2018-06-13 09:00:00 CET
In just four years as a coach, former Kiwi player Jason Lochhead has already made his way to the top
Jason Lochhead has been a familiar face on the beach volleyball World Tour for a while. Arguably the most prominent player of New Zealand’s history in the sport, having represented the country in 116 international tournaments from 2004 to 2012, the ‘Ginger Ninja’ was a tenacious and charismatic defender, who used his passion to become a giant inside the courts despite of his 1.77m height.
Since 2014, however, his contributions to the sport have been made in a different way as the 34-year-old former player turned into a rising coach on the Tour. Over the last four years, some of his accomplishments were including Vanuatu in to the beach volleyball map, taking Canada’s Ben Saxton and Chaim Schalk to the Olympics and, most recently, making the games of USA’s Phil Dalhausser and Nick Lucena even more polished.
“My mom was actually the one who always told me I’d be a good coach, as moms always do,” Lochhead laughed. “I was taking some time off after I had retired from the World Tour in 2012 when the first opportunity to coach a team came, in 2014. It was something that was on my mind, but I really didn’t plan on it. The invitation made me think about it and I figured it could be really fun.”
It has been fun, the New Zealander tells us, but Lochhead’s first coaching experience was a real challenge, especially for a debuting coach, and it came from where he expected it the least. Jason took over a women’s team of Vanuatu, a country with a population of just 270,000 people and with very limited tradition in beach volleyball, which ranked 60th in the world at the time.
And their goals were ambitious – they wanted to qualify for the Rio 2016 Olympics. The team ended up just missing the cut by the narrowest of margins, finishing 17th in the Olympic rankings when the top 16 qualified. However, the three seasons the New Zealander worked with Miller Pata and Linline Matauatu, who amassed eight top-ten finishes in the World Tour in the period, definitely elevated Jason into a top-level and well-respected coach.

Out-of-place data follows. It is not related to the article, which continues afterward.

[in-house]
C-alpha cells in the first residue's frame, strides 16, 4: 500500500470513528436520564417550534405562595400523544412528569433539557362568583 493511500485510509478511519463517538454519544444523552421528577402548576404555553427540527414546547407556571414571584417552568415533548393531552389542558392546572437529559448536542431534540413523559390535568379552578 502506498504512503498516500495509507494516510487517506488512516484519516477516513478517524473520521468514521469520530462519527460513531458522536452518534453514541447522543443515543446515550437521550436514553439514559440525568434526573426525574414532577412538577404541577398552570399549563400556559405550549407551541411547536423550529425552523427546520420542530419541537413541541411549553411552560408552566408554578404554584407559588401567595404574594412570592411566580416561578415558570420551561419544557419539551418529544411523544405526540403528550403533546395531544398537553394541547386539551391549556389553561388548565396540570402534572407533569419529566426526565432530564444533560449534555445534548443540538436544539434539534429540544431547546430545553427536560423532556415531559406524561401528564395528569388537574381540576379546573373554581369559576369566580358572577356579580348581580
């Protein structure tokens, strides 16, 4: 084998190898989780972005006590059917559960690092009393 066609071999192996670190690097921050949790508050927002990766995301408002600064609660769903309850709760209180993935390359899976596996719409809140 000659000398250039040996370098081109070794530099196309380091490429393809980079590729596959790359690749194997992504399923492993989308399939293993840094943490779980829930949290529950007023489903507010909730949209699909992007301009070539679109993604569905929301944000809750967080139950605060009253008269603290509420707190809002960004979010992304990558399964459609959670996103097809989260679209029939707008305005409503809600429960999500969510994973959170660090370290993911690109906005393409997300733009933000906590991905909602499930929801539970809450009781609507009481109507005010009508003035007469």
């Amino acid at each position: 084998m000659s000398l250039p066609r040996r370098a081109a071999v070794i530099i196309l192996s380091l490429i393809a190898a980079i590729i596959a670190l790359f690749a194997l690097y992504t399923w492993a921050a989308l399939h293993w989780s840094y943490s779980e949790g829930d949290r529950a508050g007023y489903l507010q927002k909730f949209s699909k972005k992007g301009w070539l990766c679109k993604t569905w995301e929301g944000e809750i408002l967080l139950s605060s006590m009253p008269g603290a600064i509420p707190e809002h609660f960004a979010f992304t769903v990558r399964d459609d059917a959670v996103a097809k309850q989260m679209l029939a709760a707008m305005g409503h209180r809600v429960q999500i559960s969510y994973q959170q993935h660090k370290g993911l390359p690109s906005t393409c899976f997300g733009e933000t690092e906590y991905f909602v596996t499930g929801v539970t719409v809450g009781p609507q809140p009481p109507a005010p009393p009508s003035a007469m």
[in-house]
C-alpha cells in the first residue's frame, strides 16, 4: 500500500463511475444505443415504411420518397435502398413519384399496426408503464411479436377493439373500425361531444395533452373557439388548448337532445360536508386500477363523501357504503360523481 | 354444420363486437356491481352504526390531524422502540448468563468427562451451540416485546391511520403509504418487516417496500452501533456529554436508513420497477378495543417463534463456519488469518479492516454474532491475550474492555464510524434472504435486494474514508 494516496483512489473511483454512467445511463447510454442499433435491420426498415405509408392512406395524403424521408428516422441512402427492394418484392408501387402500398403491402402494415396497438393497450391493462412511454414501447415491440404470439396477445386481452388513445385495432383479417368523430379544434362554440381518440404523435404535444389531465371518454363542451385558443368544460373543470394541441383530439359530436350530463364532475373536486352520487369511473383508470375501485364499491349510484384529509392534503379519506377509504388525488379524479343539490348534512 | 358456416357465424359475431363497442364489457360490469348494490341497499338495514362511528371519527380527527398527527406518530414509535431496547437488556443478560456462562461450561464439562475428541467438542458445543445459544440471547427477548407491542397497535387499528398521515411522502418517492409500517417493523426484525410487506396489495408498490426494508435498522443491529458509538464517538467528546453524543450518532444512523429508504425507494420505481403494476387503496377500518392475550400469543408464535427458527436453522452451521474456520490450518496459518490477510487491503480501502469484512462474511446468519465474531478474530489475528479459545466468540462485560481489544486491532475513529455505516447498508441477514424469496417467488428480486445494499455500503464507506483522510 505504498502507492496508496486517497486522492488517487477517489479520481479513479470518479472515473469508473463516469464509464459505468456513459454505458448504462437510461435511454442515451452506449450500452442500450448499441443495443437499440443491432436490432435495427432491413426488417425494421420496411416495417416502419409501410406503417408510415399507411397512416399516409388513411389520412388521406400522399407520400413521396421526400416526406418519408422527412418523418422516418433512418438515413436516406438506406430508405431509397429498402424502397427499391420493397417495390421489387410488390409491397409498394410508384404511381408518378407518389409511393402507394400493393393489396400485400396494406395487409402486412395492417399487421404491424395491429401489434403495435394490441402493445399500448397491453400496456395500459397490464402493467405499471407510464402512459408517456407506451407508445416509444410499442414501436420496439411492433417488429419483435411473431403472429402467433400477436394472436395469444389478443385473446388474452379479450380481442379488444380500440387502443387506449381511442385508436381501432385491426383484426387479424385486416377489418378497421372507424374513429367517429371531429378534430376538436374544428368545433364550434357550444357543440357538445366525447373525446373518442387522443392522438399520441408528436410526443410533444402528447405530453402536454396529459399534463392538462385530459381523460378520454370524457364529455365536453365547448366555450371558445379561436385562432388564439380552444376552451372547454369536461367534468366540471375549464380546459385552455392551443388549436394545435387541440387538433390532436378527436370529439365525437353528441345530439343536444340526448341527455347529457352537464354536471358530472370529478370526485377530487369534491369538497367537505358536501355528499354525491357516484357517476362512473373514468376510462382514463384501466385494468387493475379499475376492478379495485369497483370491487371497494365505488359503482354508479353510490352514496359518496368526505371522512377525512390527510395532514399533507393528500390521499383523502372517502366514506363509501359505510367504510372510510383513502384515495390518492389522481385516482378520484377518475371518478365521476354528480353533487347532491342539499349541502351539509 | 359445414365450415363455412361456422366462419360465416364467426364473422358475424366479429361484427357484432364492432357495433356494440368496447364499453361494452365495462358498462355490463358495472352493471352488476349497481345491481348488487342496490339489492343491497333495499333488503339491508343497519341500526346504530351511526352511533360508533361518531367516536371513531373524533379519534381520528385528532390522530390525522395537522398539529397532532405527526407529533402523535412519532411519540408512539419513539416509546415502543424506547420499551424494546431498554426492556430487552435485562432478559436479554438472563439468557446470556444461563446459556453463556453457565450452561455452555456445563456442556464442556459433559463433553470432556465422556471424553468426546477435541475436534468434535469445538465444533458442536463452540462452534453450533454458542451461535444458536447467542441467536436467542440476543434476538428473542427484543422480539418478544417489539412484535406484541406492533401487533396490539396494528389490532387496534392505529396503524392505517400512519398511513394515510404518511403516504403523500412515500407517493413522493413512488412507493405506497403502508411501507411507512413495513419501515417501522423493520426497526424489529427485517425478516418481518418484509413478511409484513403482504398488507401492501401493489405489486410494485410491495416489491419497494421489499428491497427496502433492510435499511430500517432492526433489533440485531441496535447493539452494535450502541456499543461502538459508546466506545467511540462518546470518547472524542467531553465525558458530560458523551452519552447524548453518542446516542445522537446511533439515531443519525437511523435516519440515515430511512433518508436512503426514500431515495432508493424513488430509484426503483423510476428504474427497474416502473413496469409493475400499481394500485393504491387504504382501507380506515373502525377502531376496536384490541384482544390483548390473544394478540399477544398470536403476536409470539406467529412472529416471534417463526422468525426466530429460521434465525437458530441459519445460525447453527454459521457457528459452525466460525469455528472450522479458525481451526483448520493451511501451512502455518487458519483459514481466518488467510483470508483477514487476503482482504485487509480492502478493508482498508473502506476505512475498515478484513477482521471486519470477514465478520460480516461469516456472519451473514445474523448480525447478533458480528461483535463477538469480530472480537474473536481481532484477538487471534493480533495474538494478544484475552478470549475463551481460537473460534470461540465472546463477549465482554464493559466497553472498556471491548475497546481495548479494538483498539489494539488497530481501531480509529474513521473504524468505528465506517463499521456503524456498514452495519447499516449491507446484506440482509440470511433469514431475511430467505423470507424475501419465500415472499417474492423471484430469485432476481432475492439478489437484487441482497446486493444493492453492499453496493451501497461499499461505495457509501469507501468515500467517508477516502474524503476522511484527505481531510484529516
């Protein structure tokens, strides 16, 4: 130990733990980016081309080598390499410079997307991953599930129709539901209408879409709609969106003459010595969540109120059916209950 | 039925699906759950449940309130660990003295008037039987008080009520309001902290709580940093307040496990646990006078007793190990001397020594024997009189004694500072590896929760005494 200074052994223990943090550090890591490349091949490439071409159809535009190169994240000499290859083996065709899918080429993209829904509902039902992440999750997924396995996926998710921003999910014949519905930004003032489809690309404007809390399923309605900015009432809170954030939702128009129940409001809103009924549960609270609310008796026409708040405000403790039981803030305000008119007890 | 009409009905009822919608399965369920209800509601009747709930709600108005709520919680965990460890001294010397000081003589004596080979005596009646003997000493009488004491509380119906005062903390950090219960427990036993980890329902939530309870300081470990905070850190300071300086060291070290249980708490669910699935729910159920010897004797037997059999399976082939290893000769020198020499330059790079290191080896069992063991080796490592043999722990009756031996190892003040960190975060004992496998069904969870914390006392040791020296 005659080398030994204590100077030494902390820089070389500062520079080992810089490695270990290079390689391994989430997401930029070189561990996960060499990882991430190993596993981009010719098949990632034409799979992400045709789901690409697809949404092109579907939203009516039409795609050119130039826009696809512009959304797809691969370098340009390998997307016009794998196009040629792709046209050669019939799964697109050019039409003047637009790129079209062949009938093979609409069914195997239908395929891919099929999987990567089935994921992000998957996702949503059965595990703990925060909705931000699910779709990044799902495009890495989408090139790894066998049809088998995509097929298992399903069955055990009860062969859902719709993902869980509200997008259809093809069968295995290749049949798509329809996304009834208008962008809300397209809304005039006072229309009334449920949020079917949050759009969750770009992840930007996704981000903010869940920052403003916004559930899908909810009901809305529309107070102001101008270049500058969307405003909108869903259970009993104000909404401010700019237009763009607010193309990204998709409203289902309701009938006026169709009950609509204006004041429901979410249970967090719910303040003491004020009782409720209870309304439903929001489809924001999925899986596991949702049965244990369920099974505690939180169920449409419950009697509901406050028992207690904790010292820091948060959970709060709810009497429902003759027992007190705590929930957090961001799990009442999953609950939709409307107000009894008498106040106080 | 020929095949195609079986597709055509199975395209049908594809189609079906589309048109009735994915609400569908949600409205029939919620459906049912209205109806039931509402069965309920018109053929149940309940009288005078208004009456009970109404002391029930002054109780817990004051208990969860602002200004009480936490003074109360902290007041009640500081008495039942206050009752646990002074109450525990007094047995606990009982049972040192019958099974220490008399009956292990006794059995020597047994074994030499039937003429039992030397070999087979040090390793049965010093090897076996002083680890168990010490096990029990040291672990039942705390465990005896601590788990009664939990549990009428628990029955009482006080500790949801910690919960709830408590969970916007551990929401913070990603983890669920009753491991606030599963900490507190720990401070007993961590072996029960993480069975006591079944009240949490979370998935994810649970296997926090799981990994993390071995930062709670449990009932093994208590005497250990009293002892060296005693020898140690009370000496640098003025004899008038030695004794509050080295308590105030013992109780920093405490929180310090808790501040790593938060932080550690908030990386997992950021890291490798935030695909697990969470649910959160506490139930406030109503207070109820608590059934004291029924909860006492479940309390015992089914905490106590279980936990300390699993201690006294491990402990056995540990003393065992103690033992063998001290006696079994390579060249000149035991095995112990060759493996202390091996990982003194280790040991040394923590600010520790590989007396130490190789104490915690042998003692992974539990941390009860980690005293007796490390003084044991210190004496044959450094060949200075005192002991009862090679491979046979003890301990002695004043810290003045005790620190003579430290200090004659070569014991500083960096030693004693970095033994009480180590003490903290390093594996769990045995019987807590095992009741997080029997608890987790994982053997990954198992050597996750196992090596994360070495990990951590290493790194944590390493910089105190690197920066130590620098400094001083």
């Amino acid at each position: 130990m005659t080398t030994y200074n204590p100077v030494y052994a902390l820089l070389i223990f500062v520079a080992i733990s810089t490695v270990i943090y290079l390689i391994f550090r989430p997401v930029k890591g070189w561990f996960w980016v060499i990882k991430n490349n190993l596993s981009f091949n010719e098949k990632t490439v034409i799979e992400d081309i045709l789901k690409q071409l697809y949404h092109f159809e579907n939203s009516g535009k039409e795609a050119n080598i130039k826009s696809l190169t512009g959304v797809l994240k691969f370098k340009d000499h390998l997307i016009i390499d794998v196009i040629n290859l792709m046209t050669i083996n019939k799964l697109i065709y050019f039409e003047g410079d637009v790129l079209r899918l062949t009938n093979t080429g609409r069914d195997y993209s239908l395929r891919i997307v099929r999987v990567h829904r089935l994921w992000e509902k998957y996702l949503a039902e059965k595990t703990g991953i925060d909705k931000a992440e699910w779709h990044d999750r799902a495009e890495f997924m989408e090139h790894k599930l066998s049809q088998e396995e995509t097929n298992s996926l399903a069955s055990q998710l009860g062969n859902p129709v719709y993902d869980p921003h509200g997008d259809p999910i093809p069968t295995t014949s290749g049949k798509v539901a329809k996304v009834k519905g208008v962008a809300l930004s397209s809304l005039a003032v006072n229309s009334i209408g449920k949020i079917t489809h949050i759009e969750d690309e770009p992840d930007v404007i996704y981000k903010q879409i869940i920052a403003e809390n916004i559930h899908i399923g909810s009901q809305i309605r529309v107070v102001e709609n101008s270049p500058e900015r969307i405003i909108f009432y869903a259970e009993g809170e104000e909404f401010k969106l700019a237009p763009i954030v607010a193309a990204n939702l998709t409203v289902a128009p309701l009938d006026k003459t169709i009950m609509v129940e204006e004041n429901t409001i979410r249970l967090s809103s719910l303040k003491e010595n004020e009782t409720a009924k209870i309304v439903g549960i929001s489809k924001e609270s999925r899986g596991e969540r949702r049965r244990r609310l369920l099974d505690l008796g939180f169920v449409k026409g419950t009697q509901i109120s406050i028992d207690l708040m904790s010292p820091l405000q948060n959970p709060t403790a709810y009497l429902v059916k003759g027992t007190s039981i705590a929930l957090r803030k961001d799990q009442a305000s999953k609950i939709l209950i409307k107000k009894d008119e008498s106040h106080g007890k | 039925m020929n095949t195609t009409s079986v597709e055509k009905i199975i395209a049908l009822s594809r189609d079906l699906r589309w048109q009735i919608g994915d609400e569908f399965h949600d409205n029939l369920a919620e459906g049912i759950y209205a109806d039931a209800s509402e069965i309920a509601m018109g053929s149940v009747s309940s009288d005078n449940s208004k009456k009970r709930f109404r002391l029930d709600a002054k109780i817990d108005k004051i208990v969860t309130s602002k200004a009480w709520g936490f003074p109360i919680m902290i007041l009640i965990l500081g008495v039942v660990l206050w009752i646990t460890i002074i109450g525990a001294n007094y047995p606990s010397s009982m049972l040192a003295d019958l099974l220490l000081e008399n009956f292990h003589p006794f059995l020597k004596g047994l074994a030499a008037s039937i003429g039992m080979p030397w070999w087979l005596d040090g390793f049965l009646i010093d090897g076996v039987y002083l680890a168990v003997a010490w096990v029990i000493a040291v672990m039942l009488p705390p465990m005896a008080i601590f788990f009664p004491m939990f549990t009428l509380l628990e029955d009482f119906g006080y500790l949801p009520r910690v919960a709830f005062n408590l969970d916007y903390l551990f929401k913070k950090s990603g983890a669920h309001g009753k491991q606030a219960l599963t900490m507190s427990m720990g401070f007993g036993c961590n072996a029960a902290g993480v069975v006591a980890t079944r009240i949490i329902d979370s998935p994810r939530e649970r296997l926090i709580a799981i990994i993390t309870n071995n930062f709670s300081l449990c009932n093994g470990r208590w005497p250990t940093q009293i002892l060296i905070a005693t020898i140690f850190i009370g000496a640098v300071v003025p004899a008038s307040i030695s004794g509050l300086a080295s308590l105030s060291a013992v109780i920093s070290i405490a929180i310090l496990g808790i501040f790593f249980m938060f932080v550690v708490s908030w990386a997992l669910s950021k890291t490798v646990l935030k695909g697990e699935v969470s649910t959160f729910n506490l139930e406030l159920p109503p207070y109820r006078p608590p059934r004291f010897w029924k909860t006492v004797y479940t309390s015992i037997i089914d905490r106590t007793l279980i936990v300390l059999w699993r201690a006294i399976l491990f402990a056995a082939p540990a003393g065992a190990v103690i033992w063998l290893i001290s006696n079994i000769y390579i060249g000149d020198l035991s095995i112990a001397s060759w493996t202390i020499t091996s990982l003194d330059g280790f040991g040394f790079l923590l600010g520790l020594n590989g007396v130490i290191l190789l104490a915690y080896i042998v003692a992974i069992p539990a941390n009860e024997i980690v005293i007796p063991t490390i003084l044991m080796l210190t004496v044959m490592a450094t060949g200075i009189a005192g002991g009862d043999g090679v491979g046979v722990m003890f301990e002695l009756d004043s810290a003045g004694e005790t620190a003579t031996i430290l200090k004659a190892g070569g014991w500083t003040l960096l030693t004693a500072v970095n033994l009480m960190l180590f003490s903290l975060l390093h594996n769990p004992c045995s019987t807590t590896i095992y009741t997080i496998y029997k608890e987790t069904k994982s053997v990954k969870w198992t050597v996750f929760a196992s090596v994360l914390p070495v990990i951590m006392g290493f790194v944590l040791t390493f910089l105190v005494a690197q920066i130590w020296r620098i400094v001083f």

“I knew the girls from the Tour, but when I flew there for the first time I was nervous since I had never worked with a team full-time,” Lochhead recalls. “When I got there and people welcomed me I realized it would be very fun. The girls were great, they were really easy to coach and they were open to new things and always willing to work hard. It was a great experience to me, with amazing results all the way.”
Amazing result for #vanuatu girls. They played some #great games. Now they have the taste for the top 4. #fortaleza #roadtorio #fivb #vanuatubeachvolleyball @millerpata
53 Likes, 5 Comments - Jason Lochhead (@lochheadjason) on Instagram: "Amazing result for #vanuatu girls. They played some #great games. Now they have the taste for the..."
If one big challenge for his first coaching experience wasn’t enough, Lochhead decided to take another one when Canada’s Ben Saxton and Chaim Schalk, who had been his opponents during his playing career, invited him to be their coach in the summer of 2014.